Regardless of my discovery that wooden discs would not be vying for a spot in my competition bag, I was still eager to see how one looked, felt and flew. When mine arrived in the mail, I have to admit I was impressed.
The company sent me it’s driver, called The Walking Stick. The disc came came packaged with a neatly labelled chuck of its propietary ‘Boobee’ wax. The stuff is used to improve the grip, and I suspect when applied to their putter it also helps (at least a little) to grab the chains. I’m not sure, but guessing that is also verboten according to PDGA rules as well.
Another great touch is that the disc has a card attached that actually numbered my disc (#371) and dated it as well. This was a great reminder that I didn’t just have another disc on my hands, but a handcrafted work of art. I’ll finish by returning to this point, but for now I’ll just say this is where I think Flywood can get the most traction with its products.
When it was time to take my Walking Stick out for a test, I picked an area where it would land on nothing but soft grass. I know that ideally I would have tested it for durability as well as flight characteristics, but I just couldn’t bring myself purposefully inflicting damage on such a work of art.
Unfortunately I don’t have much positive to say about the flight of the disc, except that it did indeed fly like a golf disc, and it was reasonably stable. But compared to plastic or rubber discs it didn’t seem to have much ‘sail’ or ‘float’ to me, wanting instead to plunge back to earth as soon as the energy I put into the throw had dissipated. Also, as the disc released from my power grip, there was noticeable discomfort. The inner edge feels smooth enough to the touch, so I suppose this is due to the rigidity of wood.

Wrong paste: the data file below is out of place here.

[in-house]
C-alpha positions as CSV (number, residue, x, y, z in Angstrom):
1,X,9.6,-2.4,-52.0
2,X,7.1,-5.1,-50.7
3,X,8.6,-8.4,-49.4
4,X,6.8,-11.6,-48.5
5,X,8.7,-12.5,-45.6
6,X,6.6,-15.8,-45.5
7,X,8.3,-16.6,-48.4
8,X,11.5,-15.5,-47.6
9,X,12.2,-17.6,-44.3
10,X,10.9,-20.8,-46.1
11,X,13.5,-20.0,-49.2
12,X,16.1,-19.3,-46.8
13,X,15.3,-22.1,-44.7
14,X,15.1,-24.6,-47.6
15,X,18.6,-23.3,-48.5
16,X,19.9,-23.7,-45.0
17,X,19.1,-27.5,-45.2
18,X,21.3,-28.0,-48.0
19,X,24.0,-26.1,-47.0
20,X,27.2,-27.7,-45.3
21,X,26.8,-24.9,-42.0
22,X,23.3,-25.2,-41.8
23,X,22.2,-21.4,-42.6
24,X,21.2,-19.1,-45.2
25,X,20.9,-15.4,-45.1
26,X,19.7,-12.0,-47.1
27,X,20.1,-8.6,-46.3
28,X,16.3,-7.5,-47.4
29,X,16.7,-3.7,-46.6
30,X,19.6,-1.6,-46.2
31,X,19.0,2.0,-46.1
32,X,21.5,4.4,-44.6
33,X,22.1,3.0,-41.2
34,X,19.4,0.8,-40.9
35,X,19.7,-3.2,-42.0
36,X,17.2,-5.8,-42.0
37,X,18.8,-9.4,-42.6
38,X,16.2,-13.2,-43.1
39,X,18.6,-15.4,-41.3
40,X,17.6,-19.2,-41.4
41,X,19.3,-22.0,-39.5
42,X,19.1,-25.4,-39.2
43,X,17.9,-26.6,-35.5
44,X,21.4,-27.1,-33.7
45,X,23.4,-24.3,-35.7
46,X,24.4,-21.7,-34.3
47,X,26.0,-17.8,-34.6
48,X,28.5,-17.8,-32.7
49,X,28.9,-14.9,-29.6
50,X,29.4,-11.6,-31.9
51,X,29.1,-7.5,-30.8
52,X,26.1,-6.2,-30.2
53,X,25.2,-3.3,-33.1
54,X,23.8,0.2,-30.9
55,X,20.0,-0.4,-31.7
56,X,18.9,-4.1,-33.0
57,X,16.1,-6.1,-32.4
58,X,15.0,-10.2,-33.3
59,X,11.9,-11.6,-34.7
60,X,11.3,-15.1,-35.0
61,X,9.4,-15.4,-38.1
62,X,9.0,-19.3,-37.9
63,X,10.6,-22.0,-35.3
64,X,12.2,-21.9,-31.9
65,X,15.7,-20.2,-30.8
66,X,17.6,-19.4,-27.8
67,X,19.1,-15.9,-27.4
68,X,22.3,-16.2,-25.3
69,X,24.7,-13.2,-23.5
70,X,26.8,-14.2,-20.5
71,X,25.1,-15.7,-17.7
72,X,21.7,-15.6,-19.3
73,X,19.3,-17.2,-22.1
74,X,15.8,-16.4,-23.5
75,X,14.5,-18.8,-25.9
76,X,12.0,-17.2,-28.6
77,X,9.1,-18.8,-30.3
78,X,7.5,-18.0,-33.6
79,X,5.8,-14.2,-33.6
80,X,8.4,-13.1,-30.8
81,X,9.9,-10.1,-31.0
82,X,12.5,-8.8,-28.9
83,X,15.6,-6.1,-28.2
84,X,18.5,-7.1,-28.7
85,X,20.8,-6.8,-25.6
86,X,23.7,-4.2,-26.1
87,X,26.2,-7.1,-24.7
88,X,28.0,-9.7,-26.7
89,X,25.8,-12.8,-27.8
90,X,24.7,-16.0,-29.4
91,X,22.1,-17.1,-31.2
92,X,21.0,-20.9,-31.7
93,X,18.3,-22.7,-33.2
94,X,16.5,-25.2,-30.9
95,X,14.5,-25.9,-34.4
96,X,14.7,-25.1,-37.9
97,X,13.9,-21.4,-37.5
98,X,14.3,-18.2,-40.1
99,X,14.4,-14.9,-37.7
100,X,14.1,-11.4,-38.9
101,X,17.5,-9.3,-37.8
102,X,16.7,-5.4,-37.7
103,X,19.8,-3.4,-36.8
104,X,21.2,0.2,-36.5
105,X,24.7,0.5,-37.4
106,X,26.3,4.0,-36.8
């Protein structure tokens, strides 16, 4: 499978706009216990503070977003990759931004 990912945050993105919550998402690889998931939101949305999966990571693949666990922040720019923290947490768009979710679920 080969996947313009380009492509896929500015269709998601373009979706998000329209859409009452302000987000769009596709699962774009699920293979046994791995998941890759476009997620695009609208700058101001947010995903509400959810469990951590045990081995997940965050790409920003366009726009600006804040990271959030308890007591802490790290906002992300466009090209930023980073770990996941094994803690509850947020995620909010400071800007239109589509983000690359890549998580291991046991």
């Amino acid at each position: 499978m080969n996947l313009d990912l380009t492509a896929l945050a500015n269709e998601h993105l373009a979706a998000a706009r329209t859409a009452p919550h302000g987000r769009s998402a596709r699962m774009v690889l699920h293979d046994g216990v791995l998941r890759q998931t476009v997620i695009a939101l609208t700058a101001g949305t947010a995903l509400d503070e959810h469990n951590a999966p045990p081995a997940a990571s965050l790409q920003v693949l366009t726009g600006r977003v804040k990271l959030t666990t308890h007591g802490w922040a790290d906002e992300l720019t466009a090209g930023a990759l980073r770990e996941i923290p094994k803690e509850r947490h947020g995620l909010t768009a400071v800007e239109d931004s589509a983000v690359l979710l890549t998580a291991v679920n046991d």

It seems to me that Flywood has two different market for its disc: The first is a small subset of the disc golf crowd, players who care deeply about the environment and desire that as many products as possible that they use and/or consume be completely natural. If you love disc golf but have issues with petroleum-based plastics, these discs are your answer to being able to make an already environmentally-sensitive sport even more so.
The other market for Flywood – and the one I’d think could make these discs quite popular – consist of people who feel that the flying disc is an ideal subject for all forms of art. I love the idea of a hand-crafted disc, especially if it’s master-crafted the way these are. If you’re the type that collects all things disc golf, the price tag of $30 is well worth it for what you get. Just imagine having a perfectly shaped wood disc on your wall along with all your other wall discs. Which one do you think will catch a visitor’s eye first?